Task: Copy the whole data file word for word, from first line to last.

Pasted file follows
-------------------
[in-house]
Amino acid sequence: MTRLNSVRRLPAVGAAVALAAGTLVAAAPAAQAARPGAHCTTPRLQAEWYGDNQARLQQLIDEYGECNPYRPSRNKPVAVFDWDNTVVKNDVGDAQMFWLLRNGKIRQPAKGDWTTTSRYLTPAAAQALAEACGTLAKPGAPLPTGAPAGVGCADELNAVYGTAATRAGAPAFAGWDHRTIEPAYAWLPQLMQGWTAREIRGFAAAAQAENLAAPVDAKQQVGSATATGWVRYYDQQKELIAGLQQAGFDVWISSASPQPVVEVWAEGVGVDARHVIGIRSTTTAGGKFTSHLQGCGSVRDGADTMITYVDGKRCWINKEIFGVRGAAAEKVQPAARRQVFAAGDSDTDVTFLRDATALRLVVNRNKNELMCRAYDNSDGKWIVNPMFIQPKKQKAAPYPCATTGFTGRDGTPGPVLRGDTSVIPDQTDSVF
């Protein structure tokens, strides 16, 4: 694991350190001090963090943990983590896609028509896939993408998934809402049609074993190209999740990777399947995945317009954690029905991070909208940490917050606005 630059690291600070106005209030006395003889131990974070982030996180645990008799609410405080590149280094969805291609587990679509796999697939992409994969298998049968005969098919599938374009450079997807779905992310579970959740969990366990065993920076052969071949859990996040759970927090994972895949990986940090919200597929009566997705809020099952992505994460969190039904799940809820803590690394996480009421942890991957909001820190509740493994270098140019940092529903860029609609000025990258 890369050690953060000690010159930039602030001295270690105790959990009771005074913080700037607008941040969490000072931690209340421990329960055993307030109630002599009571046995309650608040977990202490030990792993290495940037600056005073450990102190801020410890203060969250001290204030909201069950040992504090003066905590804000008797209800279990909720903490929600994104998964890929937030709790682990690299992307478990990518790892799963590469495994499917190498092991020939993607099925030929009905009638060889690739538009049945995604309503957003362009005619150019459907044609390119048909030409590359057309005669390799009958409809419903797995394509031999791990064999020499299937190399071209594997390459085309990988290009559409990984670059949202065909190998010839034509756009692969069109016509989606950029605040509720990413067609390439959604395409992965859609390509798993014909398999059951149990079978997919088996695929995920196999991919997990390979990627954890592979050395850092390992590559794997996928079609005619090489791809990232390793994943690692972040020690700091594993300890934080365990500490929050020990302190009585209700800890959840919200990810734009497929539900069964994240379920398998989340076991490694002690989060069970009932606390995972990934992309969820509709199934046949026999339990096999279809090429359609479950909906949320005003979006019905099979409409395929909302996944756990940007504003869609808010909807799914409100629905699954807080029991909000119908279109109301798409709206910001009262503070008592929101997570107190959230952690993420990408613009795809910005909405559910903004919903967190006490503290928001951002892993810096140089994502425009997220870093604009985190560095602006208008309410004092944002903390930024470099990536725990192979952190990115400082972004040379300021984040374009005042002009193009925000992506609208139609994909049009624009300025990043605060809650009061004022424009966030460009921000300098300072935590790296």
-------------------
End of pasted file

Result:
[in-house]
Amino acid sequence: MTRLNSVRRLPAVGAAVALAAGTLVAAAPAAQAARPGAHCTTPRLQAEWYGDNQARLQQLIDEYGECNPYRPSRNKPVAVFDWDNTVVKNDVGDAQMFWLLRNGKIRQPAKGDWTTTSRYLTPAAAQALAEACGTLAKPGAPLPTGAPAGVGCADELNAVYGTAATRAGAPAFAGWDHRTIEPAYAWLPQLMQGWTAREIRGFAAAAQAENLAAPVDAKQQVGSATATGWVRYYDQQKELIAGLQQAGFDVWISSASPQPVVEVWAEGVGVDARHVIGIRSTTTAGGKFTSHLQGCGSVRDGADTMITYVDGKRCWINKEIFGVRGAAAEKVQPAARRQVFAAGDSDTDVTFLRDATALRLVVNRNKNELMCRAYDNSDGKWIVNPMFIQPKKQKAAPYPCATTGFTGRDGTPGPVLRGDTSVIPDQTDSVF
């Protein structure tokens, strides 16, 4: 694991350190001090963090943990983590896609028509896939993408998934809402049609074993190209999740990777399947995945317009954690029905991070909208940490917050606005 630059690291600070106005209030006395003889131990974070982030996180645990008799609410405080590149280094969805291609587990679509796999697939992409994969298998049968005969098919599938374009450079997807779905992310579970959740969990366990065993920076052969071949859990996040759970927090994972895949990986940090919200597929009566997705809020099952992505994460969190039904799940809820803590690394996480009421942890991957909001820190509740493994270098140019940092529903860029609609000025990258 890369050690953060000690010159930039602030001295270690105790959990009771005074913080700037607008941040969490000072931690209340421990329960055993307030109630002599009571046995309650608040977990202490030990792993290495940037600056005073450990102190801020410890203060969250001290204030909201069950040992504090003066905590804000008797209800279990909720903490929600994104998964890929937030709790682990690299992307478990990518790892799963590469495994499917190498092991020939993607099925030929009905009638060889690739538009049945995604309503957003362009005619150019459907044609390119048909030409590359057309005669390799009958409809419903797995394509031999791990064999020499299937190399071209594997390459085309990988290009559409990984670059949202065909190998010839034509756009692969069109016509989606950029605040509720990413067609390439959604395409992965859609390509798993014909398999059951149990079978997919088996695929995920196999991919997990390979990627954890592979050395850092390992590559794997996928079609005619090489791809990232390793994943690692972040020690700091594993300890934080365990500490929050020990302190009585209700800890959840919200990810734009497929539900069964994240379920398998989340076991490694002690989060069970009932606390995972990934992309969820509709199934046949026999339990096999279809090429359609479950909906949320005003979006019905099979409409395929909302996944756990940007504003869609808010909807799914409100629905699954807080029991909000119908279109109301798409709206910001009262503070008592929101997570107190959230952690993420990408613009795809910005909405559910903004919903967190006490503290928001951002892993810096140089994502425009997220870093604009985190560095602006208008309410004092944002903390930024470099990536725990192979952190990115400082972004040379300021984040374009005042002009193009925000992506609208139609994909049009624009300025990043605060809650009061004022424009966030460009921000300098300072935590790296």